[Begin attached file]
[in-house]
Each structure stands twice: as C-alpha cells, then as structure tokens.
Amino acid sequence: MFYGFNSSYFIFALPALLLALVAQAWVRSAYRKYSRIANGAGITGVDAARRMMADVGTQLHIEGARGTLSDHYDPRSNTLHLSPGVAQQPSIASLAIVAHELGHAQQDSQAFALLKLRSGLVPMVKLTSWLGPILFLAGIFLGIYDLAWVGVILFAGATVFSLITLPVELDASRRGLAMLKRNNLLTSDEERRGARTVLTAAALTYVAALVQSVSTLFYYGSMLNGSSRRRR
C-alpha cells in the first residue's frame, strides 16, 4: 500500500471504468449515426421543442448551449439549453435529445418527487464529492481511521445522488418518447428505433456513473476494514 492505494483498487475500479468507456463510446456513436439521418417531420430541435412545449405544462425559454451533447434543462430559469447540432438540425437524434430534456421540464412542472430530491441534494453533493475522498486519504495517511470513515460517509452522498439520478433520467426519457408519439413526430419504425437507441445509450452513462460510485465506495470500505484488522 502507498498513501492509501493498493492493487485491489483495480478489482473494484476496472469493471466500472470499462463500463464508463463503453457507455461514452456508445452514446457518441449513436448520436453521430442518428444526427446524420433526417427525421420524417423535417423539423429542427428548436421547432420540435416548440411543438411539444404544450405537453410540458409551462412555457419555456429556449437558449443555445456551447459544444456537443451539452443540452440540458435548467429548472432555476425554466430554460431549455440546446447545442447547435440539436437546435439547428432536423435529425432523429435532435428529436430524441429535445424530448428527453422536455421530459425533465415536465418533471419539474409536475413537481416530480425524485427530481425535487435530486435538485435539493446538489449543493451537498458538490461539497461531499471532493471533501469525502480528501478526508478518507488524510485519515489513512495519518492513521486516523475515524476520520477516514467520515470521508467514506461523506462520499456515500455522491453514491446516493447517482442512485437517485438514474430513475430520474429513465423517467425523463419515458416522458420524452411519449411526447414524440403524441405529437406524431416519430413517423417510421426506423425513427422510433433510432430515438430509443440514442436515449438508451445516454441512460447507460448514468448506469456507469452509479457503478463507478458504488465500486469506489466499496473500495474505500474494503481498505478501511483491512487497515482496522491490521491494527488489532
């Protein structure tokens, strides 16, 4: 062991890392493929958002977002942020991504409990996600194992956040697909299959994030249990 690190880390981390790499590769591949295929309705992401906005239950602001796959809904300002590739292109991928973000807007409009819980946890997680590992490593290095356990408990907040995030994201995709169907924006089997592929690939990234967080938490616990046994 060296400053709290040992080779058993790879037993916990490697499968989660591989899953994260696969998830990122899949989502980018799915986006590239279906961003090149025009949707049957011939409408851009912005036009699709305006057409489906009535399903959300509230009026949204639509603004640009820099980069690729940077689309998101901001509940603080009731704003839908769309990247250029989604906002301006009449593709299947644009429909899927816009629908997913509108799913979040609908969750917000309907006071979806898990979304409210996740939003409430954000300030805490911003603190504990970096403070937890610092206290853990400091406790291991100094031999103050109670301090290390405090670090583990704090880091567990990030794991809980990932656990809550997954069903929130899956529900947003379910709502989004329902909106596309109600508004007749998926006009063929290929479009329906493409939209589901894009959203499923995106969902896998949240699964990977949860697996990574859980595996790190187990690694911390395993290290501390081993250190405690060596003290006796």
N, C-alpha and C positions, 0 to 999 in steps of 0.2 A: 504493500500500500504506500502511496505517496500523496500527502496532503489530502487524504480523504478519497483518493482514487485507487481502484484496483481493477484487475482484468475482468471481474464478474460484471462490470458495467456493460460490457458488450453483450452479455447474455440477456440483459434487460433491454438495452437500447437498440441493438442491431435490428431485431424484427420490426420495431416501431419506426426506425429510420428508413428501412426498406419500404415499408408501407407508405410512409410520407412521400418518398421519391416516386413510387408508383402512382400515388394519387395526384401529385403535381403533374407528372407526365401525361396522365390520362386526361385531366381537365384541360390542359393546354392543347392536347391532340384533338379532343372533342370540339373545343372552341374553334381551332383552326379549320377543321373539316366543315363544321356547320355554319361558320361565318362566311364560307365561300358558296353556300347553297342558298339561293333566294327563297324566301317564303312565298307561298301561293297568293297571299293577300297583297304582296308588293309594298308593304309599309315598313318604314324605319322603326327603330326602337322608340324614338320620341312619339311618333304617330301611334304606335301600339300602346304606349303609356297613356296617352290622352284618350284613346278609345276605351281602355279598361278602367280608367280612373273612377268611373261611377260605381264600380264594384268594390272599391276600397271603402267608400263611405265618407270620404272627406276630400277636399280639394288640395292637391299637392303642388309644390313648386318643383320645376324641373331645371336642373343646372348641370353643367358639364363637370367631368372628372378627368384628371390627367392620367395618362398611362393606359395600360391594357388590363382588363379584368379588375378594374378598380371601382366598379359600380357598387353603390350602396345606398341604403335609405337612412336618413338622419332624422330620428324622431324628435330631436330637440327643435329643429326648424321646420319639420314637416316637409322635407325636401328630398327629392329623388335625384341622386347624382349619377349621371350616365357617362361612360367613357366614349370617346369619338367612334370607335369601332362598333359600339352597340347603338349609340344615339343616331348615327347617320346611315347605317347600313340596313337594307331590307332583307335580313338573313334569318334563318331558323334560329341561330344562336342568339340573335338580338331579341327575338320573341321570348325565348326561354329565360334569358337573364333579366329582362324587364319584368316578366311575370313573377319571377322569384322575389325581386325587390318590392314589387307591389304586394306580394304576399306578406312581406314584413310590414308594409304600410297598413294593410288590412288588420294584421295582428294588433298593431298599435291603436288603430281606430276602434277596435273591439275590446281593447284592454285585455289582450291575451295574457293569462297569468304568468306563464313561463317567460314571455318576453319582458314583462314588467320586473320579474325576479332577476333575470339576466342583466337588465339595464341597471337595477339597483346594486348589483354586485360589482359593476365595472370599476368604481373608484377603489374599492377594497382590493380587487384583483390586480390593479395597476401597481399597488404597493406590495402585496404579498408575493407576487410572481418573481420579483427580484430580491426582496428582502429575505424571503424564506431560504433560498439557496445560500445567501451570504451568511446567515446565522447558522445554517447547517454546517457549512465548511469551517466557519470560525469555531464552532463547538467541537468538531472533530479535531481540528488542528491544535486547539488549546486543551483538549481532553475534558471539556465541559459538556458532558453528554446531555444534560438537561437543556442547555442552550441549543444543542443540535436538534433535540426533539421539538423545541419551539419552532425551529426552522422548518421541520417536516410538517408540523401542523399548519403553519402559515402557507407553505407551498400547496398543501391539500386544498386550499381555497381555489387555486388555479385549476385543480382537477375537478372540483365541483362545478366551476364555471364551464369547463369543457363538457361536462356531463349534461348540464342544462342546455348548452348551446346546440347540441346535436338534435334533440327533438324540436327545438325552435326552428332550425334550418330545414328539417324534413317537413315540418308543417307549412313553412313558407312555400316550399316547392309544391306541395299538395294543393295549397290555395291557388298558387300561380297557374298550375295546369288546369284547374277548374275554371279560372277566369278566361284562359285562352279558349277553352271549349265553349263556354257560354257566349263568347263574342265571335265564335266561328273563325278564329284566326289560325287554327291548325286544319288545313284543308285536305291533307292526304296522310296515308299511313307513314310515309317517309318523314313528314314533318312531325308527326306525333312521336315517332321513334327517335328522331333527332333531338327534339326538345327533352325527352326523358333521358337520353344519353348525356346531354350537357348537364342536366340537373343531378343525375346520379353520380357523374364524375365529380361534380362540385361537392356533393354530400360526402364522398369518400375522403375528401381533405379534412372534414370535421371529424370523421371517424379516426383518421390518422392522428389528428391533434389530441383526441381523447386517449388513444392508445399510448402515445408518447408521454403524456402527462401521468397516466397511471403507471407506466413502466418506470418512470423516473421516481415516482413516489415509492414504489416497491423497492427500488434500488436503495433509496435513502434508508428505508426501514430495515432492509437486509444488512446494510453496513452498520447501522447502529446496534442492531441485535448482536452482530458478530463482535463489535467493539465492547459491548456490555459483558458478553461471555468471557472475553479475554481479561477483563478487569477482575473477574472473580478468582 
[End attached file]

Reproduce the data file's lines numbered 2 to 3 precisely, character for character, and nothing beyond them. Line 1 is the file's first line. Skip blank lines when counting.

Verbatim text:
Each structure stands twice: as C-alpha cells, then as structure tokens.
Amino acid sequence: MFYGFNSSYFIFALPALLLALVAQAWVRSAYRKYSRIANGAGITGVDAARRMMADVGTQLHIEGARGTLSDHYDPRSNTLHLSPGVAQQPSIASLAIVAHELGHAQQDSQAFALLKLRSGLVPMVKLTSWLGPILFLAGIFLGIYDLAWVGVILFAGATVFSLITLPVELDASRRGLAMLKRNNLLTSDEERRGARTVLTAAALTYVAALVQSVSTLFYYGSMLNGSSRRRR